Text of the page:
There are 23,530 videos on TikTok that use the audio clip from Possibly, originally uploaded this year by a sixteen-year-old girl called Vris Dillard. It’s simply called ‘oh no no no no no no no no silly.’ Most of the videos are of teenage girls lip-synching from the ‘oh no no’ part through to ‘and they were both found dead’; they are performing one of the most common uses of TikTok, an app with more than 500 million users who make and share short – usually about 15 seconds – videos set to music (or sounds, including short snippets from TV or other TikTok and online videos). It’s perfect for lip-synching and dancing and it is enormously popular among teenagers. So much so that when TikTok videos migrate to other platforms – specifically YouTube and Twitter – it’s as the ‘cringe’ finds of older teenagers and adults, who collect videos of kids being weird online.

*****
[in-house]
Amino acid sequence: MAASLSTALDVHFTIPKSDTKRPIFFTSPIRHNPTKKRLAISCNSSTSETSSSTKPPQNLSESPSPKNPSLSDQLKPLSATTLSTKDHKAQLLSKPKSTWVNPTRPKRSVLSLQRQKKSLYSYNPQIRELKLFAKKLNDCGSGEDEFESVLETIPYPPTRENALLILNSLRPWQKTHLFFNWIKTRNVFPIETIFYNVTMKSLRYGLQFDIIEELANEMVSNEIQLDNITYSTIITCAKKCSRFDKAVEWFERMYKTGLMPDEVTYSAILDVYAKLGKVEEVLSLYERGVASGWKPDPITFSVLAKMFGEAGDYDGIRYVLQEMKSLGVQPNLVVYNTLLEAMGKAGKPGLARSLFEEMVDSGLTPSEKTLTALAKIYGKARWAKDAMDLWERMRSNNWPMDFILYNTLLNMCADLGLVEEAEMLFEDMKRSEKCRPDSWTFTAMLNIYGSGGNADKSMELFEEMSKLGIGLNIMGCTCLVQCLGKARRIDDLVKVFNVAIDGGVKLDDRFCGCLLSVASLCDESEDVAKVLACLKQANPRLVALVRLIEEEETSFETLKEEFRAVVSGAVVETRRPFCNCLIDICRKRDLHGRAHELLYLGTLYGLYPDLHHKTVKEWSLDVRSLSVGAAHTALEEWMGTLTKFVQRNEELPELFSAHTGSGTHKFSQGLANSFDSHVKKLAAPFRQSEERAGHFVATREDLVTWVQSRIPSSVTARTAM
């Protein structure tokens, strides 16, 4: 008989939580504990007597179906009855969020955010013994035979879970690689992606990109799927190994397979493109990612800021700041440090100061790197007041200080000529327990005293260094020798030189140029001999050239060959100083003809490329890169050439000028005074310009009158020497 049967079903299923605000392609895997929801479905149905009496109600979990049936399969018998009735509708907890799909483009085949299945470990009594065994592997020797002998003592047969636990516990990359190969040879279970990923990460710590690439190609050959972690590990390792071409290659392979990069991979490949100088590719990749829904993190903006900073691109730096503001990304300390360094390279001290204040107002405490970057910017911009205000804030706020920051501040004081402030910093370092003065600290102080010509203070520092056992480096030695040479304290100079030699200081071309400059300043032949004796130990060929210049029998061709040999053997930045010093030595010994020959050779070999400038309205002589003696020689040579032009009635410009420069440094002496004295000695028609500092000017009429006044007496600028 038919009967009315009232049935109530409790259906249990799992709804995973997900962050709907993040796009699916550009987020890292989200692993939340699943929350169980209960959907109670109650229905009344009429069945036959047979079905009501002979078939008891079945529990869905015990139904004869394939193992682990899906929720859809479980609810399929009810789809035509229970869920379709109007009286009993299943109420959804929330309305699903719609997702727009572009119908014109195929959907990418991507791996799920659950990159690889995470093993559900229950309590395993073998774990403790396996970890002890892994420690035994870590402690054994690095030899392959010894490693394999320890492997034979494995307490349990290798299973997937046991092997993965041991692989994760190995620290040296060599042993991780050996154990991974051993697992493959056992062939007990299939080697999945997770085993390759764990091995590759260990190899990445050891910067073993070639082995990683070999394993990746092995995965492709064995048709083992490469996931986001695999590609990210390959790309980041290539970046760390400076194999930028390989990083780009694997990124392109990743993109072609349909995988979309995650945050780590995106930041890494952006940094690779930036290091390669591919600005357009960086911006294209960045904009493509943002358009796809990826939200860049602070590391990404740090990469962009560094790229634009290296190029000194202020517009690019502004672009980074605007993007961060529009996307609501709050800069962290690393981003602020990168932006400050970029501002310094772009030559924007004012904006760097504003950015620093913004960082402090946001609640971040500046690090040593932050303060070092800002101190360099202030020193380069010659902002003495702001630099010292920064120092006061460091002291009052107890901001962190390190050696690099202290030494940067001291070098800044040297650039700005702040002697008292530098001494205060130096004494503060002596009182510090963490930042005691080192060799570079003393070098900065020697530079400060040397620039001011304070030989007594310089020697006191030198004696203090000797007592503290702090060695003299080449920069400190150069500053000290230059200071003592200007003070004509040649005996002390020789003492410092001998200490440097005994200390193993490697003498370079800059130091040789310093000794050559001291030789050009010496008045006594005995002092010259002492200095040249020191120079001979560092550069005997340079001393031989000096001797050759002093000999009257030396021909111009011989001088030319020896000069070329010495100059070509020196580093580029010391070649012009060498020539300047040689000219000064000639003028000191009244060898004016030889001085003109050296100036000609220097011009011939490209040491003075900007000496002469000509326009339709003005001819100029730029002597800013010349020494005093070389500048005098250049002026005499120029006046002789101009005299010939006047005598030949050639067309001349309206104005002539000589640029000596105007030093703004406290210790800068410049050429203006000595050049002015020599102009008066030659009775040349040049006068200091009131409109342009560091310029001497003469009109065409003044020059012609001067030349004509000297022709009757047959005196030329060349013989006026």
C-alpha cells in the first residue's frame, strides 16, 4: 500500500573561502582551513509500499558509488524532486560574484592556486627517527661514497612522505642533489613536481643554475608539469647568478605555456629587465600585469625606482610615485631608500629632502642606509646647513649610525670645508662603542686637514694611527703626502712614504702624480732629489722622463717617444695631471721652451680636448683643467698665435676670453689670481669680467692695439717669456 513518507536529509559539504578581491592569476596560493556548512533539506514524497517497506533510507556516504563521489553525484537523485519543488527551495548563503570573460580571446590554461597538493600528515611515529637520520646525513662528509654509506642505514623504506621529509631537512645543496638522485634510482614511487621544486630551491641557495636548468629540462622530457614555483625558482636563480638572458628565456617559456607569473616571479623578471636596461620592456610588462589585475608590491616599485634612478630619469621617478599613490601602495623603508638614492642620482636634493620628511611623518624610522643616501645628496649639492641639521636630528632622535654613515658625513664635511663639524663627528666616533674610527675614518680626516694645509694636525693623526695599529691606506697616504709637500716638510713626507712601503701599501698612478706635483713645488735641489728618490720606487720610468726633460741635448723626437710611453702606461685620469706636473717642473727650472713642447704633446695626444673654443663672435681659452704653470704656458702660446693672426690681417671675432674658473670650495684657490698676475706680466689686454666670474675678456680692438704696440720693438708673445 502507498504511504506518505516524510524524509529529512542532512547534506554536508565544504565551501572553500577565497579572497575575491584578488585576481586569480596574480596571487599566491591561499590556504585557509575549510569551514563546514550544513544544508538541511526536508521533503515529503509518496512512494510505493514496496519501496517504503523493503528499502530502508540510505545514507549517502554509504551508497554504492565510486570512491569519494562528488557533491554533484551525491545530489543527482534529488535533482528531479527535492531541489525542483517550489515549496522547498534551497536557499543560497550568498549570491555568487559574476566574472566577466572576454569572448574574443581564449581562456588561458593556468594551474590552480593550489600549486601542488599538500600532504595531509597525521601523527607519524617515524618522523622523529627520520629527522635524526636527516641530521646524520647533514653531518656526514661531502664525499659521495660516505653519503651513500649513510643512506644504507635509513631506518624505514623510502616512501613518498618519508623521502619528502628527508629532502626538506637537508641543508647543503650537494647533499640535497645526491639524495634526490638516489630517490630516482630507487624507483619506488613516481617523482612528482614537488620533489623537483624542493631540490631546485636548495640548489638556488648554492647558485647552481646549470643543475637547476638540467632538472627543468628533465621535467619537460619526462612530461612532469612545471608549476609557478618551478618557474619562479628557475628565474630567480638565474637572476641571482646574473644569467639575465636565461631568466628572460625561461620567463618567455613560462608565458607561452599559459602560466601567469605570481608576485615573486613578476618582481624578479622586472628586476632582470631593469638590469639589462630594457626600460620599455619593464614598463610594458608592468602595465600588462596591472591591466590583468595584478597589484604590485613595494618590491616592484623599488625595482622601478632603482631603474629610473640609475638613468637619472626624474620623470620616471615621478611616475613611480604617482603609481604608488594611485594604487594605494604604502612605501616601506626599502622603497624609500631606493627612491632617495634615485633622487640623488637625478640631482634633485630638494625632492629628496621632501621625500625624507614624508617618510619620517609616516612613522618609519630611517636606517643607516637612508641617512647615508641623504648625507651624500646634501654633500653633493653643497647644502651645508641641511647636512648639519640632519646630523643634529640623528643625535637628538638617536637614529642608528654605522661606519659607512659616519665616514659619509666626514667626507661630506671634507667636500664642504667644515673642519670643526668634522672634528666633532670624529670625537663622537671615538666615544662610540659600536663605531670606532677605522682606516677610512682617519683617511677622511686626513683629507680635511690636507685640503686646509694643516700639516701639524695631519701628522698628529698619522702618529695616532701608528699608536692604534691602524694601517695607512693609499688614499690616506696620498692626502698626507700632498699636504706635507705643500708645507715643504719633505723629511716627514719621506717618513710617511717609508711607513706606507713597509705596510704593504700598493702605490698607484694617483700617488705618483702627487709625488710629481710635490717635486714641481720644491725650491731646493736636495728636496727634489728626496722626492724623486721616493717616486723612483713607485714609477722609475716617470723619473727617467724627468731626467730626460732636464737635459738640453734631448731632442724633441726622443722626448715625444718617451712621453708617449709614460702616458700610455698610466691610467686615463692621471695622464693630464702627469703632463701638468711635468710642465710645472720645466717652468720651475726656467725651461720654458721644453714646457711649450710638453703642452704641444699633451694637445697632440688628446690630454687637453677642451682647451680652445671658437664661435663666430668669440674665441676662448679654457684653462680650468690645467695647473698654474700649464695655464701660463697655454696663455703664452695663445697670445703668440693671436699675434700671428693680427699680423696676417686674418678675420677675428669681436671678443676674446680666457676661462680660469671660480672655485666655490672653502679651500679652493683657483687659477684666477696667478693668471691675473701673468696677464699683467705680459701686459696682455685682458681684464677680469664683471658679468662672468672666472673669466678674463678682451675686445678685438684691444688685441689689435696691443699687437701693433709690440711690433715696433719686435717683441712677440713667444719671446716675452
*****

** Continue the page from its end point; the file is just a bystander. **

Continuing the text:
In keeping with the internet’s understanding of Possibly in Michigan as creepy, the ‘oh no no’ sound snippet is used in a number of ill-fated videos of tween girls in scary clown makeup; a girl in a school outfit, pale makeup, and a toy gun in her hand; image macros where text has been superimposed, such as, ‘Mom: are you high? Me: What? Oh no. No no no… silly.’ One user discovered that the original soundtrack was about putting a dog in a microwave: ‘When I figured out what this sound was about... I flipped’.

 

 

How does a video artwork from the 1980s become viral with kids born in the 2000s? Dillard, the sixteen-year-old who created the sound, told Garage’s Tatum Dooley: ‘I love creepy cute things so I fell in love with it’. It quickly spread: ‘after I uploaded the audios TONS of people started using them. Within a month all my mutuals were posting audios and their love for ‘Possibly in Michigan.’’